Once I was able to get this instrument into an almost tuned condition, I attempted to play one of the very few songs I know so far: Twinkle Twinkle Little Star (quit laughing, we have to all start somewhere ๐Ÿ˜‰ ). My first try at forming a chord was a rude awakening though…


Check out the action on this thing! Can you say ouch?! At the nut, the strings are about 1/8th of an inch from the fretboard. This makes it pretty much impossible to fret chords. You can fret single notes, with some effort, but that’s about all you can do. Disappointing… Strumming the open strings does yield a surprisingly loud banjo-like sound.

I may try my hand at adjusting the action by lowering the nut height, but I’m not sure if this instrument is really worth the effort though. With the less than decent construction and lack of any semblance of playability, I suggest that anyone else that may have thoughts of buying this instrument, to think twice. Save your $24.95 ($34.95 when you tack on the extra $10 for shipping) and spend it on something else, or put it towards the purchase of a real banjo ukulele. That’s what I should have done. Oh well, it might look cute hanging on the wall somewhere in my house. ๐Ÿ™‚

9 Responses to “Woodstock Banjo-Tam Review”

  1. Thanks for the review. I’ve seen these on eBay and wondered whether they were any good. I’m glad I didn’t buy one. I just got a Tyler Mountain banjo uke, and even at slightly over 10 times the price, I couldn’t be happier with it.

  2. Now I know the brand name for what appears to be the instrument used in the majority of banjo uke videos on YouTube. Thanks for the info! ๐Ÿ™‚

  3. I bought one for our grandson and completely agree with your review Julie, especially, “Can you say ouch?!” It makes a passable Frisbee though.

  4. Was your grandson disappointed? Wow, I’m not so sure I’d want to use the banjo-tam as a frisbee… that headstock might leave a nasty bruise ๐Ÿ˜‰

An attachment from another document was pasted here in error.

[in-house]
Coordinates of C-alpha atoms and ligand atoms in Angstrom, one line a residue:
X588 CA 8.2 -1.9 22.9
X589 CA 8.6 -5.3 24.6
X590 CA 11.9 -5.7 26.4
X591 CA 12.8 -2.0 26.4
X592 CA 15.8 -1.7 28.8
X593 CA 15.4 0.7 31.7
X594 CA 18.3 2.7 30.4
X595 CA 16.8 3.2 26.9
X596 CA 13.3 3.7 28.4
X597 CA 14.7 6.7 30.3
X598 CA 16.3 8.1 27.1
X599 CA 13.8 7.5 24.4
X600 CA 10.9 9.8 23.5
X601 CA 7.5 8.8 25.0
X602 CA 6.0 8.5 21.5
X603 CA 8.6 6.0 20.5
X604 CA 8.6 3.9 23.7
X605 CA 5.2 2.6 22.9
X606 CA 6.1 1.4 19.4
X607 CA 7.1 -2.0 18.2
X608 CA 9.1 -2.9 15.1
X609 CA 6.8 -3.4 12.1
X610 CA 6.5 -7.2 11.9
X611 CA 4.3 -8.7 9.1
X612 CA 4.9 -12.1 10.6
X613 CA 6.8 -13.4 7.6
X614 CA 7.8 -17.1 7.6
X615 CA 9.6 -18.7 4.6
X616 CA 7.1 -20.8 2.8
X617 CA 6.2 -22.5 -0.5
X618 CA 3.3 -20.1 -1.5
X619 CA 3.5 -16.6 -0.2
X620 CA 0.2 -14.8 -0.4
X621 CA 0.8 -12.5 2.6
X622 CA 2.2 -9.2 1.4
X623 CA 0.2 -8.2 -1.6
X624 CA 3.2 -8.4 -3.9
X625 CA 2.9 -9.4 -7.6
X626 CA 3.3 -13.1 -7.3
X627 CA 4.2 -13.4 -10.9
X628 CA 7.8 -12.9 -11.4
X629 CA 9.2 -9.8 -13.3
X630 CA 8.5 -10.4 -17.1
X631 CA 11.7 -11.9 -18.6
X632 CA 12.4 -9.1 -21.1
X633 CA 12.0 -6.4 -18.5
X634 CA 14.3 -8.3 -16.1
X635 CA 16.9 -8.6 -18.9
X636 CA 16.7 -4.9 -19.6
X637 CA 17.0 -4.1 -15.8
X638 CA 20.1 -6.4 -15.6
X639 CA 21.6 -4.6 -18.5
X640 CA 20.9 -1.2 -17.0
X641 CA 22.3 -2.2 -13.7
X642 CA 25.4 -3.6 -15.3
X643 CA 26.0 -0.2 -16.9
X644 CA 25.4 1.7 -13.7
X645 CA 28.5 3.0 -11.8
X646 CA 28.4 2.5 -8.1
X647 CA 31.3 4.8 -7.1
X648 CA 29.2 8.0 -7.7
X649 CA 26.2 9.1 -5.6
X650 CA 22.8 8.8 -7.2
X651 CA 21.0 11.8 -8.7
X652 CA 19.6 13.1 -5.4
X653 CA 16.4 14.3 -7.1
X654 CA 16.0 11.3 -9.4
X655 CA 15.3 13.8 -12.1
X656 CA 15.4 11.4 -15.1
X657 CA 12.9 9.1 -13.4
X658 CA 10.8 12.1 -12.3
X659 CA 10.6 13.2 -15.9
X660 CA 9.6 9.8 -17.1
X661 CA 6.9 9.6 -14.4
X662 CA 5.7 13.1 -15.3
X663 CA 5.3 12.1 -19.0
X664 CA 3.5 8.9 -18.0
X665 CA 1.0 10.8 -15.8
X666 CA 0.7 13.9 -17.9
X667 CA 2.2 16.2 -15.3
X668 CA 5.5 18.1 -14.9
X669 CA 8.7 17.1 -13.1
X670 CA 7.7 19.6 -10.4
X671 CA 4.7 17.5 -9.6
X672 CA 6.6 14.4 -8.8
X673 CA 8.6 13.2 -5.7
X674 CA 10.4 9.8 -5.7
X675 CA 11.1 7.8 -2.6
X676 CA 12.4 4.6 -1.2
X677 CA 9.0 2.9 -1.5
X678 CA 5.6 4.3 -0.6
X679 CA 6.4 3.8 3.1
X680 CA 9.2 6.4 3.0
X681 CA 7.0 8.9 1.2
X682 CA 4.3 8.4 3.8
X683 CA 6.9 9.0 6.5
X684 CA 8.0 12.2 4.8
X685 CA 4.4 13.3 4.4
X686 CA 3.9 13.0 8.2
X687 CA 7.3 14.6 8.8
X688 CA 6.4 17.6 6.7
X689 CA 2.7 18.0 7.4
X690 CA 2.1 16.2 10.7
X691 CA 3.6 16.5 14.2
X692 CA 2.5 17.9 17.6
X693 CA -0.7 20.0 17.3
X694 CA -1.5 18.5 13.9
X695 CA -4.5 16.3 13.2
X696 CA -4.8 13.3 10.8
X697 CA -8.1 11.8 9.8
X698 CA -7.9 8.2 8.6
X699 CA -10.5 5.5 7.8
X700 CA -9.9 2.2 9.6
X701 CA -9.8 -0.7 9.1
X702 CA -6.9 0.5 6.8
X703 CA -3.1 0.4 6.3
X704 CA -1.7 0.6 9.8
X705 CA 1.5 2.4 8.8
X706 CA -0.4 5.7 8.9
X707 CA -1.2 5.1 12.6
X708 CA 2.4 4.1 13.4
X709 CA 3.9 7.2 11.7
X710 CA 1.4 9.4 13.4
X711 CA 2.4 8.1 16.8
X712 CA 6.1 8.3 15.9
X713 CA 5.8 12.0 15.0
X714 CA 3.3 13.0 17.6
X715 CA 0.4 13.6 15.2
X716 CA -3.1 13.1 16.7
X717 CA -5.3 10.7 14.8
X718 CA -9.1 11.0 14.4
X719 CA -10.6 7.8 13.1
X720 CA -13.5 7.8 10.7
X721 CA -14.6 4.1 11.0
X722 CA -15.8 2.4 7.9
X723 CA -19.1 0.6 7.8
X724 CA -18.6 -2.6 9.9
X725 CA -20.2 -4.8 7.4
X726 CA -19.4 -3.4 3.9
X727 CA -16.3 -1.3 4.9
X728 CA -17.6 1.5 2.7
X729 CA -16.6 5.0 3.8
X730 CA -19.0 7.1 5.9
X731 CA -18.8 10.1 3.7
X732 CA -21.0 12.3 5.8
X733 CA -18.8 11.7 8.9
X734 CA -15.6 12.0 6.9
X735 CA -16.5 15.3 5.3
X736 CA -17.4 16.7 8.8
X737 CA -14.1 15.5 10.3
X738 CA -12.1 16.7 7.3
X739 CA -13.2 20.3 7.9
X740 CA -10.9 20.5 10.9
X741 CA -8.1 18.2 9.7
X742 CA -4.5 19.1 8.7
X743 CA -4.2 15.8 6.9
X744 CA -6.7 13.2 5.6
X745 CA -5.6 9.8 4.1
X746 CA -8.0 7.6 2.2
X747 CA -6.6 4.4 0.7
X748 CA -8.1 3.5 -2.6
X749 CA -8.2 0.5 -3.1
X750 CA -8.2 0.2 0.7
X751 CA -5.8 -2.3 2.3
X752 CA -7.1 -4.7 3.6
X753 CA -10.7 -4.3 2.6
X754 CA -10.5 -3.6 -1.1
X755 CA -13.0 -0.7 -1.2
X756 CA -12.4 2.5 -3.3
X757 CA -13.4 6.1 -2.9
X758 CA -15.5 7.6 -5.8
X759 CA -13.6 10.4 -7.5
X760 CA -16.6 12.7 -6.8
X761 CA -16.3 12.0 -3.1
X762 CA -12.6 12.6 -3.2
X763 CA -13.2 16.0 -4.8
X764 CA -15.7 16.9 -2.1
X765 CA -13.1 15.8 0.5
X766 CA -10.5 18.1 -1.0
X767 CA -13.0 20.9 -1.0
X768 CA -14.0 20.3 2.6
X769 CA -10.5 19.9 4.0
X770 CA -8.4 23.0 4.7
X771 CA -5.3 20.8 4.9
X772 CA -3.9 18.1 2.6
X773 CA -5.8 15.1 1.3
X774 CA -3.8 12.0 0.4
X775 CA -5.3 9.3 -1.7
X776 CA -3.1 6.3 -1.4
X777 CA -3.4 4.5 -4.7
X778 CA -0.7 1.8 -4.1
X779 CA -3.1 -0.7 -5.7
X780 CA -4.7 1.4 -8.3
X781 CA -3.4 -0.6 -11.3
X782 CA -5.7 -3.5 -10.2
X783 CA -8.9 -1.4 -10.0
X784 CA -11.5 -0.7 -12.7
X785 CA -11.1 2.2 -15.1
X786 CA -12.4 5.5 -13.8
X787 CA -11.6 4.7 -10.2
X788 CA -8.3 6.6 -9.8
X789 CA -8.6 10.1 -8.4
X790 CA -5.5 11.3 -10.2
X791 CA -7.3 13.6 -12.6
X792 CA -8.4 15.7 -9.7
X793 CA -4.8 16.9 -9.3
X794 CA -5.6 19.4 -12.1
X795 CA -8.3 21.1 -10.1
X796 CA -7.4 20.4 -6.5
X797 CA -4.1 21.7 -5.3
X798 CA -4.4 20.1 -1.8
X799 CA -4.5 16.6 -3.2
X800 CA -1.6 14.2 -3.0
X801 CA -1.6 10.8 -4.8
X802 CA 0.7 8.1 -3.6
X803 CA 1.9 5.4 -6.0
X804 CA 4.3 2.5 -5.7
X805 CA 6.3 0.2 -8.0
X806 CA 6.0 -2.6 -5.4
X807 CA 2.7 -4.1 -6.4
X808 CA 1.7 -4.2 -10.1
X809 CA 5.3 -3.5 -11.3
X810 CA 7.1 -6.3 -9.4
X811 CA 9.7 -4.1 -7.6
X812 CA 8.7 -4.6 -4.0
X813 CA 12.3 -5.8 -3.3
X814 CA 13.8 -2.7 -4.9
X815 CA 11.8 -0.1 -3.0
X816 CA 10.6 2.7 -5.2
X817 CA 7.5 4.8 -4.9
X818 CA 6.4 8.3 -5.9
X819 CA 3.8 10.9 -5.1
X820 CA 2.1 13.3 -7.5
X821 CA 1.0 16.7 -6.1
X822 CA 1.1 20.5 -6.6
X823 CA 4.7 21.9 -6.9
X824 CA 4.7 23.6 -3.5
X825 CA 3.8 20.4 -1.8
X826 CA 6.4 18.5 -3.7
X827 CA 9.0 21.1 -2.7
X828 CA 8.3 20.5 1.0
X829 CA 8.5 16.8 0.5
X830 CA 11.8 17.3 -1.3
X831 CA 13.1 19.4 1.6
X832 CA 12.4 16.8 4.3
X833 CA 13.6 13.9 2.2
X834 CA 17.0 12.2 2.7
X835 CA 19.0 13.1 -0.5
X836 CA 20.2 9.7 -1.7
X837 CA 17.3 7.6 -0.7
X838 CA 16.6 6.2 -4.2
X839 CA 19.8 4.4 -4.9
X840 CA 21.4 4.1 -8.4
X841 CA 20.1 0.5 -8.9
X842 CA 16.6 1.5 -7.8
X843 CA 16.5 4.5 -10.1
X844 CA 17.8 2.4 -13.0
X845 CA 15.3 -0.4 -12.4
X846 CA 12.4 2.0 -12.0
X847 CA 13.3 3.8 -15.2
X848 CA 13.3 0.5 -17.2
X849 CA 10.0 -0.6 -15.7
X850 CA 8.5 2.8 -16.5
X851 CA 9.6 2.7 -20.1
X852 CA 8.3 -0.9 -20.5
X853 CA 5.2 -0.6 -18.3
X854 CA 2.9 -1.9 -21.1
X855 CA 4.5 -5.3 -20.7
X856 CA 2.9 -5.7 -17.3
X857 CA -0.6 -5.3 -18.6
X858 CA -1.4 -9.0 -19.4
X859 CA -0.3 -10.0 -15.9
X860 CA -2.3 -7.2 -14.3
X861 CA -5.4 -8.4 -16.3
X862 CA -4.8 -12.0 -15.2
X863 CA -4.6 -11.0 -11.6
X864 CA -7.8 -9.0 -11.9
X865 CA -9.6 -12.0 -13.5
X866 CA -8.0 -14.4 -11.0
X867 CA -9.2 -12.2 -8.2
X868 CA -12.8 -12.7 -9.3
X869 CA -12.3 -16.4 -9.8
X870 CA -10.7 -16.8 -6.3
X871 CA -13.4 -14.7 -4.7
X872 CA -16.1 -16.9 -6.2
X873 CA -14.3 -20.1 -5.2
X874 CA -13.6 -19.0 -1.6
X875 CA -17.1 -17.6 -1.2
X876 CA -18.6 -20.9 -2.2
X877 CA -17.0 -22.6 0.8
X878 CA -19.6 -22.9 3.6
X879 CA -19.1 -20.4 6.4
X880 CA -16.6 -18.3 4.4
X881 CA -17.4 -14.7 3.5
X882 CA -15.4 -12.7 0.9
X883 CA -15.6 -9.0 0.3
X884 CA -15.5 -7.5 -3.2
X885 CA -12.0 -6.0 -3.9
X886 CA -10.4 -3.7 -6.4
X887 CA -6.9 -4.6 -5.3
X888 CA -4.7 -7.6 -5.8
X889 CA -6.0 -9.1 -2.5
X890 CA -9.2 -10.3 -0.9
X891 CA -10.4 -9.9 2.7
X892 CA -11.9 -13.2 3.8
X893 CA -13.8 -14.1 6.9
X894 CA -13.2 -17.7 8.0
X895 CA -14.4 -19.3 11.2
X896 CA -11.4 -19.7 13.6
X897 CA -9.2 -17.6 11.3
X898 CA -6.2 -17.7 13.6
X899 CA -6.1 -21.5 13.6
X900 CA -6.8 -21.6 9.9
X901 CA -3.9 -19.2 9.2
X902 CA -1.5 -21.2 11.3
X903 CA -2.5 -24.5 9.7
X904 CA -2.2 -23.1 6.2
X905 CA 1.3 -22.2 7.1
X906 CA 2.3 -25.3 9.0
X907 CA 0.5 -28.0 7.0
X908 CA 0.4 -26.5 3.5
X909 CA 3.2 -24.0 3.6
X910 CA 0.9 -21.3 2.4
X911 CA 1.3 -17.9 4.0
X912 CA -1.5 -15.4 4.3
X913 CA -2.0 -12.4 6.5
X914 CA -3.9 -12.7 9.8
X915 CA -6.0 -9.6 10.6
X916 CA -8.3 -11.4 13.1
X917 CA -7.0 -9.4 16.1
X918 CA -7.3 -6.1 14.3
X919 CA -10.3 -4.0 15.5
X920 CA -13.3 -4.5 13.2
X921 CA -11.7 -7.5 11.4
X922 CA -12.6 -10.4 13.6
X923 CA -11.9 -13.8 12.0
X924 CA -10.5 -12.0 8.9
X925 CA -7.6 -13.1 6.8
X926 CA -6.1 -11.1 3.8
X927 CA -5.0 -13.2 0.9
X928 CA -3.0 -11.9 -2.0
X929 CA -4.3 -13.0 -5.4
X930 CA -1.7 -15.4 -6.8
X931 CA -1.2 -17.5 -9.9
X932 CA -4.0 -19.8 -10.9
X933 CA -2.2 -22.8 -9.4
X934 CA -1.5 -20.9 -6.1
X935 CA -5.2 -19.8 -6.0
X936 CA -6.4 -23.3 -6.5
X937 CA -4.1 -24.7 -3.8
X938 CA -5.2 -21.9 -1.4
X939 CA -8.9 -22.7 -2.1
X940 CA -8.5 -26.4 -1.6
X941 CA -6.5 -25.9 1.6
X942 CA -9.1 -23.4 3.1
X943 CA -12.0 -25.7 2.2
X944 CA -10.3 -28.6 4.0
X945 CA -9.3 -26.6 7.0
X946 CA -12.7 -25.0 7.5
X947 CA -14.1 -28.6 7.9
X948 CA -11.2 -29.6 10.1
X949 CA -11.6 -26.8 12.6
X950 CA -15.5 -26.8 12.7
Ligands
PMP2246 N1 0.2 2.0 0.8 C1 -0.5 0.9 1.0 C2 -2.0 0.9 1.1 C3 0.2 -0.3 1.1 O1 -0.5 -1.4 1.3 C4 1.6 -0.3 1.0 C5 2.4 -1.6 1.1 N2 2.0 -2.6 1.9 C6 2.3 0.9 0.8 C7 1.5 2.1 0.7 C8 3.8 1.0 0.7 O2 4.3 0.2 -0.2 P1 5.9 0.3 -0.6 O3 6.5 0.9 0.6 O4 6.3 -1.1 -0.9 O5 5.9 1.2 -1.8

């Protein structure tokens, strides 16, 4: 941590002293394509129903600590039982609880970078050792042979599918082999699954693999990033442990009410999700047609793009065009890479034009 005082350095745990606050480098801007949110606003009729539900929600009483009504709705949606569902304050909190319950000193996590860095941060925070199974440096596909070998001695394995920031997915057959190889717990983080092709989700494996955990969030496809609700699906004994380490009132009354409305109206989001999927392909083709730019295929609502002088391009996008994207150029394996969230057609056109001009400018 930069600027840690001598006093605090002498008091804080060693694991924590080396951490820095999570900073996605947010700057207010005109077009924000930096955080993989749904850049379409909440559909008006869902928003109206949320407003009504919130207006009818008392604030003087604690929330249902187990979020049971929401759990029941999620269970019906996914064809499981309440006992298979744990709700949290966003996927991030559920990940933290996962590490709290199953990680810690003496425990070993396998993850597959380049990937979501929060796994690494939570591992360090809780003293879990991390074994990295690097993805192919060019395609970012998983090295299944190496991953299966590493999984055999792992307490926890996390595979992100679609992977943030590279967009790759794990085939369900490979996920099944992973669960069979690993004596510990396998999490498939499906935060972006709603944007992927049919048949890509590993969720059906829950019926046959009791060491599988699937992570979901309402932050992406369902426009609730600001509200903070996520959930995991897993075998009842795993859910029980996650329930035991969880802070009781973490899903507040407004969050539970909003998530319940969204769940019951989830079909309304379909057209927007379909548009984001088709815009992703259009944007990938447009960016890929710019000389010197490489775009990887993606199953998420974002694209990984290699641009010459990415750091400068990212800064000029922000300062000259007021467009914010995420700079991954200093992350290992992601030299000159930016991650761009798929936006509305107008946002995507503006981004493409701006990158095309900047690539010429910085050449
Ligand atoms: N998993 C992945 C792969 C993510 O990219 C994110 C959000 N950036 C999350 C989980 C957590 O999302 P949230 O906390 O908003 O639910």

5. Actually, Tommy loves his “banjo” even more than the “guitars” (ukes) I bought him. OTOH, he’s only 3 and I’m still trying to teach him a C chord. The banjo-tam comes into its own after after a firm wrist snap into a brisk breeze…..

  6. I am trying to buy one of these but they seem to be out of stock everywhere. Anyone have one to sell or know where I can buy one?

  7. I hope you’re not wanting one to use as an instrument. They aren’t playable at all…

  8. I’ve had a Woodstock banjo-uke for a few years now, and enjoy playing it. I replaced the strings with nylon uke strings and tuned it to B E G C and it sounds much better. It’s nice to have an instrument to hand kids when the adults are playing music.

  9. I originally found it to be unplayable but now it has sat in a drawer for 5 years and the skin has stretched tight where the bridge rests and it will now hold it’s tune… Now I love the silly thing and wish I could get another one… I wonder what the strings are made out of. I would like to get some more replacement strings for this cute little banjo… I removed the small metal cymbals so it no longer has those things stabbing me in the side. The sound of this little banjo is so old time, like on old Mickey Mouse cartoons.